that the case put forward for William Shakespeare’s authorshipdoes not satisfy the most basic requirements for valid evidence.This “evidence” has two main problems. Firstly, Wells andEdmondson detail, correctly and at length, that the nameWilliam Shakespeare appears on the quartos and on the FirstFolio. Yet, unfortunately for their case, that was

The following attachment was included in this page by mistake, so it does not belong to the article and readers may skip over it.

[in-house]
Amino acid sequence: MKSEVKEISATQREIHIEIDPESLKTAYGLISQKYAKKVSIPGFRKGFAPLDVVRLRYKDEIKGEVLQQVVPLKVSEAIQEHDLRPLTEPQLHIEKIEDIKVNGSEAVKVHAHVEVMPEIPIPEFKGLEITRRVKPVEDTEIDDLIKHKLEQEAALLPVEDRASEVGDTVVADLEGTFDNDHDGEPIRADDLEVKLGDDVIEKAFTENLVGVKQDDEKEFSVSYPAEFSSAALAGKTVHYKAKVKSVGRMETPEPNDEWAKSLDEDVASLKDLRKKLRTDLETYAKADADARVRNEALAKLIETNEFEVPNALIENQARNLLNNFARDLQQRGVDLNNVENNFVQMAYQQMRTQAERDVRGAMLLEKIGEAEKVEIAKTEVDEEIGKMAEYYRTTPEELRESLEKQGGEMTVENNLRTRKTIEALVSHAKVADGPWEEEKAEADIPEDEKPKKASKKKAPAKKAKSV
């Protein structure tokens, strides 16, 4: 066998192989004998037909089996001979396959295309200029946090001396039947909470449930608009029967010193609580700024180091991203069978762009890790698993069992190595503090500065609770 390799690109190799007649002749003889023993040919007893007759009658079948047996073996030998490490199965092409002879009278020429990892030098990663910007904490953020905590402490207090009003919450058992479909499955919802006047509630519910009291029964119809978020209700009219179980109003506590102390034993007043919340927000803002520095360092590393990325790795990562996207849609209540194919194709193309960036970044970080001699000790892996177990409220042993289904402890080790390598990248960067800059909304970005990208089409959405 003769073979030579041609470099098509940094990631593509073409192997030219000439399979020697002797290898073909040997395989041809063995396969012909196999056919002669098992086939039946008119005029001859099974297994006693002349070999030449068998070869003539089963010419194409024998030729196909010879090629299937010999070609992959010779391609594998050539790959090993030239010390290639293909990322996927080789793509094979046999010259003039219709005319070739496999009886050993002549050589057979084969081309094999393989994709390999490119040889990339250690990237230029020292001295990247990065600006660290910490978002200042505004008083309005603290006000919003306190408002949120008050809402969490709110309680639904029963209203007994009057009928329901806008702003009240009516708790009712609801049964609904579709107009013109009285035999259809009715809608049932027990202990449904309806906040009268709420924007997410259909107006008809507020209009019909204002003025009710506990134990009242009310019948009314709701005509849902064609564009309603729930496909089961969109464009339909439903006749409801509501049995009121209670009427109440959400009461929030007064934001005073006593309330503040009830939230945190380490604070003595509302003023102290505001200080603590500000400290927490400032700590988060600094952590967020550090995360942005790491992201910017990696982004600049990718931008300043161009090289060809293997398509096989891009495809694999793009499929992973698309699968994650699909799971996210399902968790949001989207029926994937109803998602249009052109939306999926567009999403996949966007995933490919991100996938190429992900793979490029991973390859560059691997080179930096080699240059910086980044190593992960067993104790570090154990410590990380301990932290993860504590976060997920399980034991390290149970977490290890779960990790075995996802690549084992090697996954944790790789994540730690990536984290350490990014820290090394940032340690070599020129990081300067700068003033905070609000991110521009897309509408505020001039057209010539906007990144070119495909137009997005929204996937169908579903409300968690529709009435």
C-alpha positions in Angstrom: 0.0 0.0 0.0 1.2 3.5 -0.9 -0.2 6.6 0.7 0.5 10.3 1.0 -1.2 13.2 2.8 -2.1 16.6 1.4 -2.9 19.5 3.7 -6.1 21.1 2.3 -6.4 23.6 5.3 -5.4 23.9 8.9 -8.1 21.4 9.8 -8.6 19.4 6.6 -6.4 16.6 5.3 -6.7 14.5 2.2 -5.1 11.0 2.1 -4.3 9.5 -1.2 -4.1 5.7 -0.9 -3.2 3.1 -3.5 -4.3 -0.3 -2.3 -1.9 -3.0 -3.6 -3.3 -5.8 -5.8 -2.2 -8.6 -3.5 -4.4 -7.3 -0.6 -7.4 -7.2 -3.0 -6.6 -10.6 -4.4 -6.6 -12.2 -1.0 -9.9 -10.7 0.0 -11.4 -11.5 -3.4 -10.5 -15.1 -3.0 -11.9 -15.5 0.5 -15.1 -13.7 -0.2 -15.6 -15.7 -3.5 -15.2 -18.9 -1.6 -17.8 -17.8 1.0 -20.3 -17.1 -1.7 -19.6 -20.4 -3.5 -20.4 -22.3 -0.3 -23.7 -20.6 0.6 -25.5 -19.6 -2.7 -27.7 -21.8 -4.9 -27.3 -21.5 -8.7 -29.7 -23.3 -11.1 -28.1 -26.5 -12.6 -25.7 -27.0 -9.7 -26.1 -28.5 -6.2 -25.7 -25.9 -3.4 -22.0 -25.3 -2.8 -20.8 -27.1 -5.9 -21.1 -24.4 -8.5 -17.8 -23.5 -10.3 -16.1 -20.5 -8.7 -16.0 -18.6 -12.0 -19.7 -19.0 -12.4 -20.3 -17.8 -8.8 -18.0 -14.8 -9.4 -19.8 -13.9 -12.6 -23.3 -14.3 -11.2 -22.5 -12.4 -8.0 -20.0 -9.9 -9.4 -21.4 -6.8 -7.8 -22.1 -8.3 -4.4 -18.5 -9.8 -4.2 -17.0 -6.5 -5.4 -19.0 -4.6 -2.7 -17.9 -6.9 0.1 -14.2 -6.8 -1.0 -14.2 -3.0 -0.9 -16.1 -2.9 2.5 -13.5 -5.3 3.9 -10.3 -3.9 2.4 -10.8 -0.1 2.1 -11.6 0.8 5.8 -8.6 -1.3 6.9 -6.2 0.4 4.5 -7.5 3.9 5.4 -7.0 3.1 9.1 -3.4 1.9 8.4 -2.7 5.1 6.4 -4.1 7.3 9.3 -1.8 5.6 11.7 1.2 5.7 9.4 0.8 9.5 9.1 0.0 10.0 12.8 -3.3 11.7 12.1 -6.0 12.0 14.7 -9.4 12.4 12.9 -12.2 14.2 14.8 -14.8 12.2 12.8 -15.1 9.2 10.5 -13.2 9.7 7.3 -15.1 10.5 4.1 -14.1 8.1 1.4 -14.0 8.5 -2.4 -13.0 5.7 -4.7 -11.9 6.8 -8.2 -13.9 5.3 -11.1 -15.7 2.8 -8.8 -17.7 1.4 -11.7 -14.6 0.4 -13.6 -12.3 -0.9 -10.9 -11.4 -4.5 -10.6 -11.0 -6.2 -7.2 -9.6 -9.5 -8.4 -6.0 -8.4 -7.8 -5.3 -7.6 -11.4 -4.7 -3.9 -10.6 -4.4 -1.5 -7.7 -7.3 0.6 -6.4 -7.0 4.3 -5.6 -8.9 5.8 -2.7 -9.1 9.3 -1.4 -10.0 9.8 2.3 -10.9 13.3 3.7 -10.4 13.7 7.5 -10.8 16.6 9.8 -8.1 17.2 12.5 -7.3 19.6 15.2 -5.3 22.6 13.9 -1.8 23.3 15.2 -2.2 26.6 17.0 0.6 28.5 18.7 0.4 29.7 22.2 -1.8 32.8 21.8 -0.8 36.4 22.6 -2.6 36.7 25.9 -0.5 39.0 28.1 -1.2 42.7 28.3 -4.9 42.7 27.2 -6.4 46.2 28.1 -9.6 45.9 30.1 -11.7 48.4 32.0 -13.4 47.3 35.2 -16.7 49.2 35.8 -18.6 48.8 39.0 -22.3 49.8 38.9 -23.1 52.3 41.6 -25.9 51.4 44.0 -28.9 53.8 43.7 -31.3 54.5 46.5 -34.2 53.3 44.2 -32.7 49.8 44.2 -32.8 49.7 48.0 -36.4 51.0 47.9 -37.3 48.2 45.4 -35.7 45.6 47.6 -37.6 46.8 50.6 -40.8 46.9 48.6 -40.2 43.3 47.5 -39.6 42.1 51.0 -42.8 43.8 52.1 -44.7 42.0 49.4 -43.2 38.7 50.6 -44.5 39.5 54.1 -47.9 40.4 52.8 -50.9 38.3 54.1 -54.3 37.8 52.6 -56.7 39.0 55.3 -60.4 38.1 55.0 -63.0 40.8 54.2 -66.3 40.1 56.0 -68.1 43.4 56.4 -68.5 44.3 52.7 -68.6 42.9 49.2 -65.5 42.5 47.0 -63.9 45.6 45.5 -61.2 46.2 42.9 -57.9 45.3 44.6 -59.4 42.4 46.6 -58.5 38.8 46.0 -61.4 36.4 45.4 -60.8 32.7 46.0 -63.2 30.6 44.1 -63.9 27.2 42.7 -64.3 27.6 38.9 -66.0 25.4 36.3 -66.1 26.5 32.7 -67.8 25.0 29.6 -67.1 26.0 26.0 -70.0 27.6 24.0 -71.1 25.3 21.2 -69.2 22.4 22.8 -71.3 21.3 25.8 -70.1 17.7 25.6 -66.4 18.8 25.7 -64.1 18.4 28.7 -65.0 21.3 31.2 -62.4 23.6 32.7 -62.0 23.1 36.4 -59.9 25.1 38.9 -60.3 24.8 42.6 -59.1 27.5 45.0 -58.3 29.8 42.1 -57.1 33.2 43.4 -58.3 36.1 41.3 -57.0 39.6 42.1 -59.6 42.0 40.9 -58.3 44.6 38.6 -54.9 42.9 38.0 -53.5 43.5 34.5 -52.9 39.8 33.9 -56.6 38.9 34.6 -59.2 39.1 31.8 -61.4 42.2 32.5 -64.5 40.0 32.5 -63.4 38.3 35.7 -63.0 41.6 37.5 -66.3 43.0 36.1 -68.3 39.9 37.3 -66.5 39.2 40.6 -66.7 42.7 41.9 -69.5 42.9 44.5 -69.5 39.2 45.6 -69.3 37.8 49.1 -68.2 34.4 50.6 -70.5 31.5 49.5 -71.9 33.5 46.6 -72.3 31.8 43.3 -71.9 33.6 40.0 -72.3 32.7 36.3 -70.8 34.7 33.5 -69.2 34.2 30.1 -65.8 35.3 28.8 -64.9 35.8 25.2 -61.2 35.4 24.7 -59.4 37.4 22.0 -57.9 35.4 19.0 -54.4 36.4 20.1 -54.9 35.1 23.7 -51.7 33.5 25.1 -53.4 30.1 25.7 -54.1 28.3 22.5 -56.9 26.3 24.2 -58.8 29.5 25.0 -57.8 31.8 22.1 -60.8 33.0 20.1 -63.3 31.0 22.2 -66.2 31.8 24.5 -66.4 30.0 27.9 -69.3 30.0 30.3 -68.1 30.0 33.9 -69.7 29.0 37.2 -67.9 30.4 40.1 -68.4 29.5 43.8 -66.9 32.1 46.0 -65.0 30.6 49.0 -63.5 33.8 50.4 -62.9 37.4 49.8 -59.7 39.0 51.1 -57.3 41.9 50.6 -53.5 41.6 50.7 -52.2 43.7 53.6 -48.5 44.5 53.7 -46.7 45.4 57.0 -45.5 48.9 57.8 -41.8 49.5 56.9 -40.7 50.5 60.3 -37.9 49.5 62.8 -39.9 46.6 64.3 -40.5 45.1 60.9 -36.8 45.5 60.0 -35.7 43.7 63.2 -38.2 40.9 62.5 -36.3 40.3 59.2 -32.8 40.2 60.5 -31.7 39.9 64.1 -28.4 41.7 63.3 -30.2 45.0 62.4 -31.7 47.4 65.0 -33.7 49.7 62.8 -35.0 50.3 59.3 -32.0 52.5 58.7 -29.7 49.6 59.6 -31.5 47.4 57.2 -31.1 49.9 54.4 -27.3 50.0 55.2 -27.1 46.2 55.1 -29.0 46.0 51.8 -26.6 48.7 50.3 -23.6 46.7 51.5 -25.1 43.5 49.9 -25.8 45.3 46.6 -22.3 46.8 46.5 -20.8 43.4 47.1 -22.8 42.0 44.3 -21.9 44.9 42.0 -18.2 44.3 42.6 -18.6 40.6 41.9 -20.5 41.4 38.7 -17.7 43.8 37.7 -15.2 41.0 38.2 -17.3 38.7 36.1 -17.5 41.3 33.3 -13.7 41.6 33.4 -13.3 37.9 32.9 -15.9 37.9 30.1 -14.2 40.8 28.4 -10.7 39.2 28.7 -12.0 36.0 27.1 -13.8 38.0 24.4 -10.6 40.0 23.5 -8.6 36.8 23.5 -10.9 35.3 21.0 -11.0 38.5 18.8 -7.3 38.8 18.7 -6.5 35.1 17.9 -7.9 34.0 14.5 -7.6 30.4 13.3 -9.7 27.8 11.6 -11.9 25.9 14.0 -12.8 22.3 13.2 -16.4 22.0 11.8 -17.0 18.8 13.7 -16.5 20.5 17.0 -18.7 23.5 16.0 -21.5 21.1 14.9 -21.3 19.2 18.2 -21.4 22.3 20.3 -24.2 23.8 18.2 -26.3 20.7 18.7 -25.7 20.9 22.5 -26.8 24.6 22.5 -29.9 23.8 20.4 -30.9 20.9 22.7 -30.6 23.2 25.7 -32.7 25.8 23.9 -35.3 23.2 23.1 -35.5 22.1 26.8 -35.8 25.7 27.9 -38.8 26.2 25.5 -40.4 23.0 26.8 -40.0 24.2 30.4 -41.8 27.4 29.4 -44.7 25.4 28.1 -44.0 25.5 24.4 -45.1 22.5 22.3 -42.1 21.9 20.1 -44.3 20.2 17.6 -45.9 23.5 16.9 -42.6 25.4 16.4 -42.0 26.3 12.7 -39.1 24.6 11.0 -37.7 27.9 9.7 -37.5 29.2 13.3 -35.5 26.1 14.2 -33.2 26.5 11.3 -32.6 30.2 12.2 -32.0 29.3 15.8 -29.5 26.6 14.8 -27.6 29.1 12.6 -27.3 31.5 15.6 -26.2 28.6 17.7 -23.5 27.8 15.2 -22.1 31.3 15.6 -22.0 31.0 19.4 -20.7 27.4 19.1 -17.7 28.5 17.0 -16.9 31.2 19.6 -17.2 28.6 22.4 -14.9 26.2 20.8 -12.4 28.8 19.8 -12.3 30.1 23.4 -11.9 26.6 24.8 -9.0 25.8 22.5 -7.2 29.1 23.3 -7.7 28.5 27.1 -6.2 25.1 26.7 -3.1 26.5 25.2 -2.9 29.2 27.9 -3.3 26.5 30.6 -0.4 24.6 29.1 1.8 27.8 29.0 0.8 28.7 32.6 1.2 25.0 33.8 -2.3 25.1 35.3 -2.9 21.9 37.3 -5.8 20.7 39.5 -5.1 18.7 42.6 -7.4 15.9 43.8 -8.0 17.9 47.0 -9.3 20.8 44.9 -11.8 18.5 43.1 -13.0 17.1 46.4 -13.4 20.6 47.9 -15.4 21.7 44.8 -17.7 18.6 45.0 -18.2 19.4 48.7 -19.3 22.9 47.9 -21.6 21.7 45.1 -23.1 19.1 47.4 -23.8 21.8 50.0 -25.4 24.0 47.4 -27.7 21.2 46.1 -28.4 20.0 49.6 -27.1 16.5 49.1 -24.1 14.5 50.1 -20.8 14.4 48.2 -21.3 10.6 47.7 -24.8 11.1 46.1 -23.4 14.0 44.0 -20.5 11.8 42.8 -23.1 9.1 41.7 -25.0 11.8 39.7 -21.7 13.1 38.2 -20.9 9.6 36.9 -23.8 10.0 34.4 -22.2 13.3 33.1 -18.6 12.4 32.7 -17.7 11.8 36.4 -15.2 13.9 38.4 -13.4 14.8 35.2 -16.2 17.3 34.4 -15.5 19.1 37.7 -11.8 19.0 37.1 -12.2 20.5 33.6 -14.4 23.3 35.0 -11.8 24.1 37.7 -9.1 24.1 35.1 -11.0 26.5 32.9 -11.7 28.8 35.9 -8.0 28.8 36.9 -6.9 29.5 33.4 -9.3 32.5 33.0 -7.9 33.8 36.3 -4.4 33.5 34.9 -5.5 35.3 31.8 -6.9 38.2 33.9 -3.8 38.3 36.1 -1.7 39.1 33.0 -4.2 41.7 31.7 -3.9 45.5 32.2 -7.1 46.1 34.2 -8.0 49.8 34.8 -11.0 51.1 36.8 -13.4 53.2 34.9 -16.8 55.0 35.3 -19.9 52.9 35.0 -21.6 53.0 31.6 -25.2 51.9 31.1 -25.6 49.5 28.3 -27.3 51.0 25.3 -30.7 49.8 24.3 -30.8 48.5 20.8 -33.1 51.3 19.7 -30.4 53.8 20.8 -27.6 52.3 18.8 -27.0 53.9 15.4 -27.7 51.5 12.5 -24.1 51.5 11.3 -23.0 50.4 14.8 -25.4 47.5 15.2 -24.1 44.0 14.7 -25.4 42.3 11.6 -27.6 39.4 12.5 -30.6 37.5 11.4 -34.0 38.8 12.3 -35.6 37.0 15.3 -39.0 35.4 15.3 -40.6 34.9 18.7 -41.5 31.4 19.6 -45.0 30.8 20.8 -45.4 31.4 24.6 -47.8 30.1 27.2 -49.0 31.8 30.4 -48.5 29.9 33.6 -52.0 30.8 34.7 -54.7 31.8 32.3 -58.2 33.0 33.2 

the originalbaptismal name of the man from Stratford. His baptismal name,as they know perfectly well, was Gulielmus Shakspere. Theyneed to demonstrate how and why and when he changed hisname to William Shakespeare. Furthermore, the appearance ofa person’s name on the cover of a literary work does notnecessarily prove that the work was actually written by thatindividual. Many works have been published under pseudonyms and allonyms, and they have deceived millions ofpeople. For instance, Wells and Edmondson refer to the “novelsof Mark Twain” as literature that was based on biographical lifeexperience. That is correct, except “Mark Twain” was apseudonym, concealing the author’s true name, which wasSamuel Clemens. So the appearance on the cover of thename that the Man from Stratford supposedly adopted doesnot demonstrate in any way that he wrote the Shakespeareanworks.